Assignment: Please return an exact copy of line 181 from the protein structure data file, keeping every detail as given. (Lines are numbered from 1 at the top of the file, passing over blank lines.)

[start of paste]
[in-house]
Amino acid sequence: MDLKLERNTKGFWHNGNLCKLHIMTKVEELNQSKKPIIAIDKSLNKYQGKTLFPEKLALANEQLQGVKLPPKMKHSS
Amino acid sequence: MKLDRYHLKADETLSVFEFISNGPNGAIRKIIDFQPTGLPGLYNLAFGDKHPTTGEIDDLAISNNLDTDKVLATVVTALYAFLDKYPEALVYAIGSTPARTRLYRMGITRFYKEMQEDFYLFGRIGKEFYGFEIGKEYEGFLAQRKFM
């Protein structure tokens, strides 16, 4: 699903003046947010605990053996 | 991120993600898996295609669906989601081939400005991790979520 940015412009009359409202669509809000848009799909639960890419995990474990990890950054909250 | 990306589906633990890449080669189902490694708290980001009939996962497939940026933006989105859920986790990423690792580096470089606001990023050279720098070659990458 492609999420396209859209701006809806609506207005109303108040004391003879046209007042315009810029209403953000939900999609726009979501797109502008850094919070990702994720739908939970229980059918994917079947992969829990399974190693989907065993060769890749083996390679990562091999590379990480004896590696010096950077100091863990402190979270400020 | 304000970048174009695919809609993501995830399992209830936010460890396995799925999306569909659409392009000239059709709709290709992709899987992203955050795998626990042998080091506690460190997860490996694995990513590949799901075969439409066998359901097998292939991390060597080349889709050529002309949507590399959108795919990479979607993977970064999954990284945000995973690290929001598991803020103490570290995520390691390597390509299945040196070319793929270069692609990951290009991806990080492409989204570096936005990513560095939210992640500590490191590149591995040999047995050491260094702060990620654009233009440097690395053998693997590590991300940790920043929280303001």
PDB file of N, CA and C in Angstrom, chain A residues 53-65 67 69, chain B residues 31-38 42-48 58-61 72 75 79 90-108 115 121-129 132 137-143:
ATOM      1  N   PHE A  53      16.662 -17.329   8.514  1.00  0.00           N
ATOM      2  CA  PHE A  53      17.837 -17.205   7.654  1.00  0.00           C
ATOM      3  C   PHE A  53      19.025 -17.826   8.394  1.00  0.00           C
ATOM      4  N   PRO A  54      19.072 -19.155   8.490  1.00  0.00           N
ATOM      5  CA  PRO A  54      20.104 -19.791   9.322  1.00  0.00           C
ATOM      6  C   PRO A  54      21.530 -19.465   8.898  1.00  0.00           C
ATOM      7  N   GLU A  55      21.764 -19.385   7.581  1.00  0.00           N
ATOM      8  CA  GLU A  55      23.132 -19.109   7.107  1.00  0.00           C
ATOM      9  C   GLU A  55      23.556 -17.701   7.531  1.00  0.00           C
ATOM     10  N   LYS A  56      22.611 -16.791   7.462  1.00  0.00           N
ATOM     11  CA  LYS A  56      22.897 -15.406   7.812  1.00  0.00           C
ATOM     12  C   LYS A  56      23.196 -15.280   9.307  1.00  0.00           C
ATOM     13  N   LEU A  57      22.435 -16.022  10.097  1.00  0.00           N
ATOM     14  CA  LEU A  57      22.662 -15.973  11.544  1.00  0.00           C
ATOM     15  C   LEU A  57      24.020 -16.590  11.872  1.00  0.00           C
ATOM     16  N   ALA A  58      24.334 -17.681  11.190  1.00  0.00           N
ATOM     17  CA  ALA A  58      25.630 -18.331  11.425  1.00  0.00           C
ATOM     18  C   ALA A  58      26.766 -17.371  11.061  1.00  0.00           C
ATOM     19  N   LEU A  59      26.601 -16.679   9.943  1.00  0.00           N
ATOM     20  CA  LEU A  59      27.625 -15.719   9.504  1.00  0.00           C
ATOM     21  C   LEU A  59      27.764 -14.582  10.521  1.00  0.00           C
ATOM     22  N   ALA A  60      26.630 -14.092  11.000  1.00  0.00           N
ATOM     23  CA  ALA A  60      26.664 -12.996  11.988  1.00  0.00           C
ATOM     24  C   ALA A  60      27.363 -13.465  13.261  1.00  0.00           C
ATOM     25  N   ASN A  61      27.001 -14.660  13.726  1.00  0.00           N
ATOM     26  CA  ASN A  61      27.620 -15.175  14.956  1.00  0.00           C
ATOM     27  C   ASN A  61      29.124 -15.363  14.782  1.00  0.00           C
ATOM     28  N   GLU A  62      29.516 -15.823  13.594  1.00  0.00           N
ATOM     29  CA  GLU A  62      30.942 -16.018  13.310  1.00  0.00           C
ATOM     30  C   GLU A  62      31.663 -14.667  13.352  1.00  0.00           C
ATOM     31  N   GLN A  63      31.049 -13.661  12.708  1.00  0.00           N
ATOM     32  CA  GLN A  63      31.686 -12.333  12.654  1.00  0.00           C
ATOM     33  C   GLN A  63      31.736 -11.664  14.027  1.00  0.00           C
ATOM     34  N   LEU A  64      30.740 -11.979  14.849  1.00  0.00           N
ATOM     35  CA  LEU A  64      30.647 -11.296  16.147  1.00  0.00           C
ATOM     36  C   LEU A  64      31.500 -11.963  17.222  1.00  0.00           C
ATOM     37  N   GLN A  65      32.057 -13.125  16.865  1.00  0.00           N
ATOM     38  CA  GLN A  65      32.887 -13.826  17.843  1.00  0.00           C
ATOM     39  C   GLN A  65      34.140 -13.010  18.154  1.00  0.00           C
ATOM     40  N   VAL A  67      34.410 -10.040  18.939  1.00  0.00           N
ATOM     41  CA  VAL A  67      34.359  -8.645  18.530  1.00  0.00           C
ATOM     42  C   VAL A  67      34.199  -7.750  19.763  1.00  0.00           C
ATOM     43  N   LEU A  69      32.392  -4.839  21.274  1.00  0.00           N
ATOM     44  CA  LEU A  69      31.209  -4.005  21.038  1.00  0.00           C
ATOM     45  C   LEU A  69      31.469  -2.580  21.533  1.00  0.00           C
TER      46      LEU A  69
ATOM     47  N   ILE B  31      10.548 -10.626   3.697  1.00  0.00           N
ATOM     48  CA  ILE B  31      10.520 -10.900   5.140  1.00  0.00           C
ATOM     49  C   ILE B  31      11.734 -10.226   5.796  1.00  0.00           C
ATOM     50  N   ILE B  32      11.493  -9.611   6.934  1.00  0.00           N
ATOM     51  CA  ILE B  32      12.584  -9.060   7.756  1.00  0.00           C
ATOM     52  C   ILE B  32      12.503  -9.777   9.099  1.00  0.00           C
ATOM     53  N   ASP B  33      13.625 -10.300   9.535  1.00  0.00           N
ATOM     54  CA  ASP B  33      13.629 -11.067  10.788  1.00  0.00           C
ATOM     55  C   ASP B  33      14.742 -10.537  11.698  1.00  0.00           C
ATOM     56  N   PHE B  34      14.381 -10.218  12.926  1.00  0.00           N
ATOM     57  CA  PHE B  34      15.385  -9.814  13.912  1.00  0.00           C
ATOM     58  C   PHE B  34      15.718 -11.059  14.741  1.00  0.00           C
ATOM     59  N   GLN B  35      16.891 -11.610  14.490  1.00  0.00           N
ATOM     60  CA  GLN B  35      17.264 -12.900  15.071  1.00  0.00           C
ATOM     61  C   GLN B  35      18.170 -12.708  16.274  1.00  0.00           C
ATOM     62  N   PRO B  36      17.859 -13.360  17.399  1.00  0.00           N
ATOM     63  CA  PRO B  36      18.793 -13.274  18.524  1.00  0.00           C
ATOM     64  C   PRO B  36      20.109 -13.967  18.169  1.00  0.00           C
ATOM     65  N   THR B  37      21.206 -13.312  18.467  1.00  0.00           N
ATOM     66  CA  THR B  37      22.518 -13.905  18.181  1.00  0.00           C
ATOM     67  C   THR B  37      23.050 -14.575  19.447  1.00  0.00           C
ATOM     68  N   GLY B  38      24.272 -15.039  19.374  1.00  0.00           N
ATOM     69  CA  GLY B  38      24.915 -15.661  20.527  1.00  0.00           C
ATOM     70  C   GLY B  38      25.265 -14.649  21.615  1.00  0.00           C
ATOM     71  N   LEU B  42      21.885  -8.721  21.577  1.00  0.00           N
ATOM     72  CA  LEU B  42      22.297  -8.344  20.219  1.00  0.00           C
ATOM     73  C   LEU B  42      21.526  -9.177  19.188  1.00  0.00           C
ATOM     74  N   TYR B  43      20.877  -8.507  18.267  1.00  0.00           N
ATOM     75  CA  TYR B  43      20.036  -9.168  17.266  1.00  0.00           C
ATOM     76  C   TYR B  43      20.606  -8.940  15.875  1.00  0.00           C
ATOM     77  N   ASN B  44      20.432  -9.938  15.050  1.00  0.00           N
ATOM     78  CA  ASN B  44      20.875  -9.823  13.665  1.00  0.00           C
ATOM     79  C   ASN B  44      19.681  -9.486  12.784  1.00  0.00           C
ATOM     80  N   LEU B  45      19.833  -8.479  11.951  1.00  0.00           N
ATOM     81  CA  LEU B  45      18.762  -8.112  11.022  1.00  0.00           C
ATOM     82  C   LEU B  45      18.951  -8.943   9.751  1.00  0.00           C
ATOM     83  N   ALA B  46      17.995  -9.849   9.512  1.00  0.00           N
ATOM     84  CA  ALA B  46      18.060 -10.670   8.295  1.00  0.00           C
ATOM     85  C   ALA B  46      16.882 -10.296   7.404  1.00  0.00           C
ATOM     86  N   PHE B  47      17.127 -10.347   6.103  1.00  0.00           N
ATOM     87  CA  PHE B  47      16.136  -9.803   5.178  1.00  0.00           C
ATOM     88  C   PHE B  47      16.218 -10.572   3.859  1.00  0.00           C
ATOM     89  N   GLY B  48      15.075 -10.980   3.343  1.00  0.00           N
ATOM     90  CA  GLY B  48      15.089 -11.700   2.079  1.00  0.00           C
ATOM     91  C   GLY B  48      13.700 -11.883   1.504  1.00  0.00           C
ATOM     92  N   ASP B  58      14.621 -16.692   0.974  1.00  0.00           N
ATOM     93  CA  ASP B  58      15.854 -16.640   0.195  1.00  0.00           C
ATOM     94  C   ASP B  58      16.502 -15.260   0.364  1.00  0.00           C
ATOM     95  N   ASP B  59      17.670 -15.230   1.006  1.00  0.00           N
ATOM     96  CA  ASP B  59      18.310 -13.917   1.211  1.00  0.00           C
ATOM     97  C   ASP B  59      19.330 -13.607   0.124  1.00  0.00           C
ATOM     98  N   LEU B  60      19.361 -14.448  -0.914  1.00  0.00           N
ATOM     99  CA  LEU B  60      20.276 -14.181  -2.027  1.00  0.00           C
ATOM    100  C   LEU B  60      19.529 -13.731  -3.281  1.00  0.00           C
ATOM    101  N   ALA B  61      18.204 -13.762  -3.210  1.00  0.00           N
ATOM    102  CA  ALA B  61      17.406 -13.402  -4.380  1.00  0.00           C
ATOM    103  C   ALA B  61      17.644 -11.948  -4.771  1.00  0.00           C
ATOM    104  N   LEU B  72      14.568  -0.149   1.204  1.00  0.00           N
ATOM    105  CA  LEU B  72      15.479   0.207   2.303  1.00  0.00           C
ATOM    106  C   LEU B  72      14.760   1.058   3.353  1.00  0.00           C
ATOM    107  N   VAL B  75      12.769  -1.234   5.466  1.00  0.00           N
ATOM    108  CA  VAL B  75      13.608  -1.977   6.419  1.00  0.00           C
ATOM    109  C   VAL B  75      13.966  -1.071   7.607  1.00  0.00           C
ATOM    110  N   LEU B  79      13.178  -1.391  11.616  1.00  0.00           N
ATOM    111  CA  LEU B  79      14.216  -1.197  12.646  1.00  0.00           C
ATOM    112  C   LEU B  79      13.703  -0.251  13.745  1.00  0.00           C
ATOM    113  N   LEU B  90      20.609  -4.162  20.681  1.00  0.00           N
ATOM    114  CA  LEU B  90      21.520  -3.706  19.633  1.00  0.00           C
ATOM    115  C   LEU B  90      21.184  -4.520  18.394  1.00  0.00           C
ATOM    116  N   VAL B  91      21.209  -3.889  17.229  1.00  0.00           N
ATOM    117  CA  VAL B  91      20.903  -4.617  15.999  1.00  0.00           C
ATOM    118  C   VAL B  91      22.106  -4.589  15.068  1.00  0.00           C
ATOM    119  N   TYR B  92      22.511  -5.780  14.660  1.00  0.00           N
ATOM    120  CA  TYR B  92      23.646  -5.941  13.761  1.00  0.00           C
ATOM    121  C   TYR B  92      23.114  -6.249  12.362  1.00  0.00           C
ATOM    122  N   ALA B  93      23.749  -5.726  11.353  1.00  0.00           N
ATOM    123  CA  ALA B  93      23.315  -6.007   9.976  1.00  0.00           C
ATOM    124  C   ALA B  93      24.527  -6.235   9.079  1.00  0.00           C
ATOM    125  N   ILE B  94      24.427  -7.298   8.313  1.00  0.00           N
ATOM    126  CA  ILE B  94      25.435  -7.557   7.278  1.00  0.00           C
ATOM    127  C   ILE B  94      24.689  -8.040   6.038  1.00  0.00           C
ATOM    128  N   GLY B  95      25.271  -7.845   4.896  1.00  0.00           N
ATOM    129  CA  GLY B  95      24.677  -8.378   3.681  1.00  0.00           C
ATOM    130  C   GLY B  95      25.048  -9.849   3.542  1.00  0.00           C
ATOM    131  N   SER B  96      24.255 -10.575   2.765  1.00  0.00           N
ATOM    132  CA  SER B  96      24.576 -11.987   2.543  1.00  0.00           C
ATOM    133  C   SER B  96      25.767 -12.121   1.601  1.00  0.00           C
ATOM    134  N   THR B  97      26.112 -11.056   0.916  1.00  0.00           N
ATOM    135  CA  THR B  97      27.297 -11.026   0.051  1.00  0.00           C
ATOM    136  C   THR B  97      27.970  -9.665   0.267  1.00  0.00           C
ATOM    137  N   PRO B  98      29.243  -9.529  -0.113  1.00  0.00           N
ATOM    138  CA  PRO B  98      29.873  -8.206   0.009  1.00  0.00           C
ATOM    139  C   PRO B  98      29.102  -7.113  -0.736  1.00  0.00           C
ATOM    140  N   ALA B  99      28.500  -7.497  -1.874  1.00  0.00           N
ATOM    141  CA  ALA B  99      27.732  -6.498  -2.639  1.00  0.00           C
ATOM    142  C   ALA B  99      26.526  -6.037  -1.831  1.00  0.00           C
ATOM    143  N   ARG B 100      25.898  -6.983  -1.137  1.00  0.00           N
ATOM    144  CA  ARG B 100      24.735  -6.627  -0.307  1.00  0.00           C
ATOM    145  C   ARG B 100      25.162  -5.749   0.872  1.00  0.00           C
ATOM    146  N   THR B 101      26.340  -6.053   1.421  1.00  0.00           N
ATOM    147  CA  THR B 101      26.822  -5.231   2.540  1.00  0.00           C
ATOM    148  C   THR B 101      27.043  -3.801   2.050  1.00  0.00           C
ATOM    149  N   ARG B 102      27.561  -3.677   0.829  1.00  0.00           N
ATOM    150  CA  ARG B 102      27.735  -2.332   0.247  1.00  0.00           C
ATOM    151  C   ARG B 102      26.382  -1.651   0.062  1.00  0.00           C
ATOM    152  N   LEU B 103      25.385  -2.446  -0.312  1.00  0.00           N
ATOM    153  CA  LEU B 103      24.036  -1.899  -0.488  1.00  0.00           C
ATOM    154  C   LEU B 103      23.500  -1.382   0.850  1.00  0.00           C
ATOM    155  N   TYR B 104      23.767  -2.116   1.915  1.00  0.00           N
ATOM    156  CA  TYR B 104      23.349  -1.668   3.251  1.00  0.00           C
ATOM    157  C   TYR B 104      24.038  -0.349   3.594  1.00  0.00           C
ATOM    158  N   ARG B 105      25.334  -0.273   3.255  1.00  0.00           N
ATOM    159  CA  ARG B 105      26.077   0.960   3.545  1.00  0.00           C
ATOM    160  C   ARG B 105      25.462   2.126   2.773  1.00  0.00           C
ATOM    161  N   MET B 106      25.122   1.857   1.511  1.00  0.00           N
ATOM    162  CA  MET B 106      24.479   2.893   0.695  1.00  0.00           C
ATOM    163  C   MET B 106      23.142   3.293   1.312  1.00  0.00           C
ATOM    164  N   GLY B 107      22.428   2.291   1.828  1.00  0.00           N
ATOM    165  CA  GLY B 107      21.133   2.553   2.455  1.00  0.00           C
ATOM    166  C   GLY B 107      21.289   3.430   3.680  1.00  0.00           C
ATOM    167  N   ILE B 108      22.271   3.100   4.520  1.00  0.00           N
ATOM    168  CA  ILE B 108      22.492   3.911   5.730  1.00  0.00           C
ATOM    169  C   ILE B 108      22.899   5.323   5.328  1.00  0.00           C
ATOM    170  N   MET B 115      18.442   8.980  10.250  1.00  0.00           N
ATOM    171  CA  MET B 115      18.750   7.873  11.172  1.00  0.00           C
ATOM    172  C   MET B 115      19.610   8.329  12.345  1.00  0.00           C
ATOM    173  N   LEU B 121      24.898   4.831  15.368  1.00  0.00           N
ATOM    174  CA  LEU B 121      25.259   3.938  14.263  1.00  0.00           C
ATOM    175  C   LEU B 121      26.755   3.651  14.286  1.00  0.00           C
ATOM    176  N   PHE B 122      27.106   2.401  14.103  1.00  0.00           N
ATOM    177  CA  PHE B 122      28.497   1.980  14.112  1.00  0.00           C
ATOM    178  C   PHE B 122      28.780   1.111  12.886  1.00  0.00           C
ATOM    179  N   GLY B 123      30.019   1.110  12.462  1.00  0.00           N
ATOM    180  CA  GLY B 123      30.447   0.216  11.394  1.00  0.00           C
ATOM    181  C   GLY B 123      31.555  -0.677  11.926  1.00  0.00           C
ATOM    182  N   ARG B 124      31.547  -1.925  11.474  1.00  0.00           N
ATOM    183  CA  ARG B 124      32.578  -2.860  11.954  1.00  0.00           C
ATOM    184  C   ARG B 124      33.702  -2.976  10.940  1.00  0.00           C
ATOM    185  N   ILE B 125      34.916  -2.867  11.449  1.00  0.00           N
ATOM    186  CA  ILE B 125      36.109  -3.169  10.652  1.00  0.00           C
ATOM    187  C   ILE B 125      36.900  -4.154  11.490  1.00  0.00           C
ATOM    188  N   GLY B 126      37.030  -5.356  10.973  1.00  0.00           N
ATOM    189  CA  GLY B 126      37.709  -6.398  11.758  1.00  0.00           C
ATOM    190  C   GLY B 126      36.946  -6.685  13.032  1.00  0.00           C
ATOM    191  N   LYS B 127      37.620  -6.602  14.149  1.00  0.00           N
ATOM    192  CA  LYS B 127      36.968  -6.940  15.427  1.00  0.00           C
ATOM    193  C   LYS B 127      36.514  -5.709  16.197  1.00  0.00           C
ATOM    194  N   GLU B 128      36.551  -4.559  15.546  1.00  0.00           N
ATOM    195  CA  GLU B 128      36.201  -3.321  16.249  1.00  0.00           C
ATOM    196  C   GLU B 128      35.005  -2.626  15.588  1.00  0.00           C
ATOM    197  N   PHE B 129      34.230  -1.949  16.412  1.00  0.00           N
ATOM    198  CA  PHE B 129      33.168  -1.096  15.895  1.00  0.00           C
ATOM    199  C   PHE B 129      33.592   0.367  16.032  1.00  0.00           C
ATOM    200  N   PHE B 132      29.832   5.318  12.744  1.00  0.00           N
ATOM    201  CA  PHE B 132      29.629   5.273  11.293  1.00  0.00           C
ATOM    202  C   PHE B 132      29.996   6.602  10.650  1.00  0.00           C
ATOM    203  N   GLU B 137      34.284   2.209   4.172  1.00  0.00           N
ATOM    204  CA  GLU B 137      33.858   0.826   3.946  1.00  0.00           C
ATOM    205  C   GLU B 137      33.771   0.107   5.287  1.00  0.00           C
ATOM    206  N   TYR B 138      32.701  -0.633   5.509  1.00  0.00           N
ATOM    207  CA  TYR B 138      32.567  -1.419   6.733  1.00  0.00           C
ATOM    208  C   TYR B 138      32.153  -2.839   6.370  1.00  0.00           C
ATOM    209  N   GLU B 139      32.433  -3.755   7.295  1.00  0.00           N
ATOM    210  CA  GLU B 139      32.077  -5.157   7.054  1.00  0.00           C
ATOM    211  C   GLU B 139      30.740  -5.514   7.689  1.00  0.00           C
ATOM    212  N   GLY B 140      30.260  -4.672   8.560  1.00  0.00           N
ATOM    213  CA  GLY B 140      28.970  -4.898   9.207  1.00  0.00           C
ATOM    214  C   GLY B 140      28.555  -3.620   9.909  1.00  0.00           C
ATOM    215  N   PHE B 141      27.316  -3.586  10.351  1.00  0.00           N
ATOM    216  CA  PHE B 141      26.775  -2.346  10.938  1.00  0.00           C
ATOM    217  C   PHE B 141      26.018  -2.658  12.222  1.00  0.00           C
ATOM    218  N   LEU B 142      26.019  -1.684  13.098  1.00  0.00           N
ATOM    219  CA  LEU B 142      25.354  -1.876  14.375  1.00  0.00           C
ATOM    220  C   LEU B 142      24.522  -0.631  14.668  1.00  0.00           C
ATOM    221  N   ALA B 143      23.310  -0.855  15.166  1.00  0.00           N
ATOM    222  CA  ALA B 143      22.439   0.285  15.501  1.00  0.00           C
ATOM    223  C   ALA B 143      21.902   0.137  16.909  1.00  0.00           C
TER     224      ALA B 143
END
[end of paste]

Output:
ATOM    176  N   PHE B 122      27.106   2.401  14.103  1.00  0.00           N